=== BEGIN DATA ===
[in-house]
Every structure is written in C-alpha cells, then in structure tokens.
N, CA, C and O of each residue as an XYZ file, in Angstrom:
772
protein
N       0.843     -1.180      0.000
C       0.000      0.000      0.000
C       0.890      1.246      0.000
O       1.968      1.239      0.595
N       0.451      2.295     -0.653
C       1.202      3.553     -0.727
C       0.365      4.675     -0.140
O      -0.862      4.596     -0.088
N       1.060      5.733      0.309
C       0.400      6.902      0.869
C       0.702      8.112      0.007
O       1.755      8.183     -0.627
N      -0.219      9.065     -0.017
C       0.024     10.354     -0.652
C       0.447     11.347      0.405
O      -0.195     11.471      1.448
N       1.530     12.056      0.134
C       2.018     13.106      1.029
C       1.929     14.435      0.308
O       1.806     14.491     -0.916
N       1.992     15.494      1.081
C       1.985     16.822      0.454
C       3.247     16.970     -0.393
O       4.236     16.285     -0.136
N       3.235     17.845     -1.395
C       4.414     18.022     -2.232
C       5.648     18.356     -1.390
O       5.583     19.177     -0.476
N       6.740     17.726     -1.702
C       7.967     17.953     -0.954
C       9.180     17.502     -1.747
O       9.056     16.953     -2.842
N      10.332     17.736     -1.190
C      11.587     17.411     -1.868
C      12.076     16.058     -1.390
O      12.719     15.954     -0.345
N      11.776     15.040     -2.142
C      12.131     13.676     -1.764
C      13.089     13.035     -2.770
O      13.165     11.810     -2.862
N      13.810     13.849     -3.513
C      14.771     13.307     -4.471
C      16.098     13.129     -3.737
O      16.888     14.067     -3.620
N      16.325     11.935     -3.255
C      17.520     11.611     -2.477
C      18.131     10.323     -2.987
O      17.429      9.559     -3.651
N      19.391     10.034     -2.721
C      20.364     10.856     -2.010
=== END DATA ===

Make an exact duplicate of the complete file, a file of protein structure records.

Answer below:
[in-house]
Every structure is written in C-alpha cells, then in structure tokens.
N, CA, C and O of each residue as an XYZ file, in Angstrom:
772
protein
N       0.843     -1.180      0.000
C       0.000      0.000      0.000
C       0.890      1.246      0.000
O       1.968      1.239      0.595
N       0.451      2.295     -0.653
C       1.202      3.553     -0.727
C       0.365      4.675     -0.140
O      -0.862      4.596     -0.088
N       1.060      5.733      0.309
C       0.400      6.902      0.869
C       0.702      8.112      0.007
O       1.755      8.183     -0.627
N      -0.219      9.065     -0.017
C       0.024     10.354     -0.652
C       0.447     11.347      0.405
O      -0.195     11.471      1.448
N       1.530     12.056      0.134
C       2.018     13.106      1.029
C       1.929     14.435      0.308
O       1.806     14.491     -0.916
N       1.992     15.494      1.081
C       1.985     16.822      0.454
C       3.247     16.970     -0.393
O       4.236     16.285     -0.136
N       3.235     17.845     -1.395
C       4.414     18.022     -2.232
C       5.648     18.356     -1.390
O       5.583     19.177     -0.476
N       6.740     17.726     -1.702
C       7.967     17.953     -0.954
C       9.180     17.502     -1.747
O       9.056     16.953     -2.842
N      10.332     17.736     -1.190
C      11.587     17.411     -1.868
C      12.076     16.058     -1.390
O      12.719     15.954     -0.345
N      11.776     15.040     -2.142
C      12.131     13.676     -1.764
C      13.089     13.035     -2.770
O      13.165     11.810     -2.862
N      13.810     13.849     -3.513
C      14.771     13.307     -4.471
C      16.098     13.129     -3.737
O      16.888     14.067     -3.620
N      16.325     11.935     -3.255
C      17.520     11.611     -2.477
C      18.131     10.323     -2.987
O      17.429      9.559     -3.651
N      19.391     10.034     -2.721
C      20.364     10.856     -2.010